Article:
The ruins of Villa Dona Emilia mansion is a national monument. This majestic architectual jewel belonged to Mrs. Emilia Jiménez Vda. Rodríguez, and her brother Juan Isidro Jiménez. Emilia and her brother, Juan were the children of Manuel Jiménez. Their father was the second president of the Dominican Republic in 1849. Juan would become the president of the Dominican Republic in 1899 and again in 1911.
Emilia was married to a wealth Montecristino businessman, Rafael Rodríguez Camargo. The Camargo and Jimenez families at the time were the wealthiest families in the Dominican Republic. Camargo installed a railway system in the city. It was the first railway system in the entire country.
The Villa Dona Emilia mansion was prefabricated in France. Then it as well as the carpenters to assemble it were imported from Paris to Monte Cristi in 1895. The Victorian residence was built in a second French empire style. The two level home was once the largest home in the city. It has large rooms, perimeter gallery, an indoor kitchen. Along with the indoor kitchen, the interior had decorative wood floors, iron fans and wood over the ornamental semicircular arched doors and a basement.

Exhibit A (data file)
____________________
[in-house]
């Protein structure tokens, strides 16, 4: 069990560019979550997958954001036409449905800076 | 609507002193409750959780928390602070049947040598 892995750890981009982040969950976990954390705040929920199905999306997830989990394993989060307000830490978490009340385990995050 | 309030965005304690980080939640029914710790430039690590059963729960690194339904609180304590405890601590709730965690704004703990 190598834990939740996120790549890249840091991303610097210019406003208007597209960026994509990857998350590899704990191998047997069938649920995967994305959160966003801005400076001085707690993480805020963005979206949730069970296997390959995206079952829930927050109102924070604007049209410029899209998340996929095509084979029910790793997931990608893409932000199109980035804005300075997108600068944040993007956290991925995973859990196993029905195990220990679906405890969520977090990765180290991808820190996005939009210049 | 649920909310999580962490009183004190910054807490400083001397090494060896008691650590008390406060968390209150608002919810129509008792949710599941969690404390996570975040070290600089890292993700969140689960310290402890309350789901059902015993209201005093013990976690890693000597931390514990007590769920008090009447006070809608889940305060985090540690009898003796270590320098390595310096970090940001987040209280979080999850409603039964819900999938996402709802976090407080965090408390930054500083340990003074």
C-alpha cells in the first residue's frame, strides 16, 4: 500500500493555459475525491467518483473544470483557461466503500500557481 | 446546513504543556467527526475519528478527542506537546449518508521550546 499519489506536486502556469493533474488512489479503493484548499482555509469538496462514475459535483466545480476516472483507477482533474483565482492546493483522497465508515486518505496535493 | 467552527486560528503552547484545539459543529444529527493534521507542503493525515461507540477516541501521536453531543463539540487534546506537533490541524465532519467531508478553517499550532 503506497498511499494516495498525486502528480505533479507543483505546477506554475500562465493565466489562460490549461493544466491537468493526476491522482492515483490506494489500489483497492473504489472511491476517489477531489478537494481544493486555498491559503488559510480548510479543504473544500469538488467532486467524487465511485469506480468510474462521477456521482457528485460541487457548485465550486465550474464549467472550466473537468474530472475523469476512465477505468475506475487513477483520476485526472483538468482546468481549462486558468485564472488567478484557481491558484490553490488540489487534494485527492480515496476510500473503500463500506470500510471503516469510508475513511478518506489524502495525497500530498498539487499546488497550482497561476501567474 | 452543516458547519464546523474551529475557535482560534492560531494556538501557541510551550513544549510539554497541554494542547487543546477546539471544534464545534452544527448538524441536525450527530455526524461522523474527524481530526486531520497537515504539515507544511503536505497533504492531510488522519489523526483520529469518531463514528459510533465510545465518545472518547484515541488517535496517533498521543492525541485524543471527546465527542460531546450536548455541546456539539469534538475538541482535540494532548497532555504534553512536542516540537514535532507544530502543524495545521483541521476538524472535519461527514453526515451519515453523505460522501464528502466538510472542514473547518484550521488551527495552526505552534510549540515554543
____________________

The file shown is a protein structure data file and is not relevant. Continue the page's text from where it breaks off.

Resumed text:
The most prominent feature of the exterior is the English style mansard roof. The mansard is armor plated with fish shaped decorative zinc plates. The roof once had crisscrossed ornaments decorative elements on the edge where it meets the gallery and an iron decorated trellis.
During the Trujillo dictatorship the villa was forcibly sold to José Arismendy Trujillo Molina (Petán). Petán was the brother of Dominican Dictator Rafael Leónidas Trujillo Molina. The home was used as his office while he was employed by the Granada Company.
After the fall of the Trujillo dictatorship, Villa Dona Emilia became the Monte Cristi Palace of Justice until 1990.
Today the villa is used for neighborhood meetings and is the headquarters for the Tourism Cluster.